Total has in recent days announced a series of announcements related to the energy transition © Stephane Mahe/Reuters

Total has acquired a 20 per cent stake in Adani Green Energy in a $2.5bn deal that deepens the French energy major’s renewables push and its relationship with Indian tycoon Gautam Adani’s empire.

The investment announced on Monday was at a nearly 40 per cent discount based on Adani Green’s Rs1.5tn ($20bn) market capitalisation. It also grants the French group a 50 per cent share in a 2.35-gigawatt portfolio of solar assets and gives it a seat on the company’s board.

Total is expanding its presence in India through its strategic partnership with Mr Adani, one of the country’s most powerful businessmen whose infrastructure conglomerate spans ports to coal-fired power plants.

“Given the size of the market, India is the right place to put into action our energy transition strategy based on two pillars: renewables and natural gas,” said Total’s chief executive Patrick Pouyanné.

Mr Adani has pledged to build the world’s largest solar power company by 2025. Adani Green has more than 14.6GW of contracted renewable capacity.

International oil groups — from Total and BP to Saudi Aramco — have been heavily courting Indian partners for a foothold in the fast-growing energy market. They are seeking both to lock in demand for fossil fuels as consumption in other parts of the world stagnates and to help the country with its transition to cleaner fuels.

Total and Adani in 2018 announced a joint venture to develop a gas retail network and gas terminals.

“We are delighted to deepen our strategic alliance with Total,” Mr Adani said on Monday. “We have a shared vision of developing renewable power at affordable prices to enable a sustainable energy transformation in India.”

Tycoon Gautam Adani, pictured, said he was ‘delighted’ to bolster the strategic alliance with Total © Cameron Laird/EPA

India’s prime minister Narendra Modi has set out ambitious targets for renewables and gas, with the goal of the country to get 175GW of its energy from renewables by 2022.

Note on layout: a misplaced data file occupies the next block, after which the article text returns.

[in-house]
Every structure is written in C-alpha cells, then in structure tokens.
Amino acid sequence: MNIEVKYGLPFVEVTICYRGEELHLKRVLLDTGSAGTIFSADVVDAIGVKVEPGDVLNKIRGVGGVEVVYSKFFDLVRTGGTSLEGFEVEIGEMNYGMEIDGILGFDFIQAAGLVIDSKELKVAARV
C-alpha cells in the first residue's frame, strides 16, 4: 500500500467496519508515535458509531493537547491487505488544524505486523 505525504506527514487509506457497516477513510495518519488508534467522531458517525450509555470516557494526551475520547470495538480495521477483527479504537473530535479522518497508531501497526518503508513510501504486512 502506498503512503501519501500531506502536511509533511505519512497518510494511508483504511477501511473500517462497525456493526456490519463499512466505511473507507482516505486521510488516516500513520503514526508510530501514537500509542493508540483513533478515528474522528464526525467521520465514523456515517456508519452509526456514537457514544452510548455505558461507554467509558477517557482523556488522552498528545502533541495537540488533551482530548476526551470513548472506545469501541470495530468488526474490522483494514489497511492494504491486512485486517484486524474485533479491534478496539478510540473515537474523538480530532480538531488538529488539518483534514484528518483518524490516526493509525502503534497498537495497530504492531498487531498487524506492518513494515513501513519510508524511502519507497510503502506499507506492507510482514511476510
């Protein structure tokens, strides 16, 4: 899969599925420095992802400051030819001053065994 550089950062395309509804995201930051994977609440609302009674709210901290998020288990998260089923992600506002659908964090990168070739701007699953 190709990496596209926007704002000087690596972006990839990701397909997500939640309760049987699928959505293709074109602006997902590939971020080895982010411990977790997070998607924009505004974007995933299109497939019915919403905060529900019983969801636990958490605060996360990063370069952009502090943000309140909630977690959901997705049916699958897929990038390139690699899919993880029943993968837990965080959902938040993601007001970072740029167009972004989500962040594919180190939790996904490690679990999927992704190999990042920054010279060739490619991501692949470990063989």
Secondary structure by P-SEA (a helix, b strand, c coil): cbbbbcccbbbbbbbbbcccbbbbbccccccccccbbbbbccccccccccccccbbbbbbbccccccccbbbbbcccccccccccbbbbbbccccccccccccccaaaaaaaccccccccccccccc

Mr Modi has also outlined plans to increase the share of natural gas in the energy mix from 6 per cent to 15 per cent by 2030.

Oil minister Dharmendra Pradhan said in December that the government expected to invest $66bn to develop gas infrastructure, including pipelines and city gas distribution, but did not give a timeline for the investment.

Total has in recent days announced a string of announcements related to the energy transition. It has left the most powerful US oil lobby group, the American Petroleum Institute, citing concerns about its position on climate change. The company has also formed a joint venture for solar and energy storage projects in the US.

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International investors are pushing into India’s renewable projects because they offer higher returns due to rising demand, said Tim Buckley, analyst at the Institute for Energy Economics and Financial Analysis in Australia.

Many of the renewables projects, including some of the Adani Group’s, benefit from nearly 25-year power purchase agreements with national and regional electricity distributors at a fixed rate, he added.

KKR, the New York-based investment group, in October launched a renewable energy platform in India called Virescent Infrastructure, while Canadian pension fund CDPQ bought a 50 per cent stake in solar developer Azure Power earlier last year.

“All of a sudden this foreign global capital is deploying at unprecedented levels and it’s because of the return differentials,” said Mr Buckley. “These projects have really powerful return profiles.”

Additional reporting by Hudson Lockett in Hong Kong

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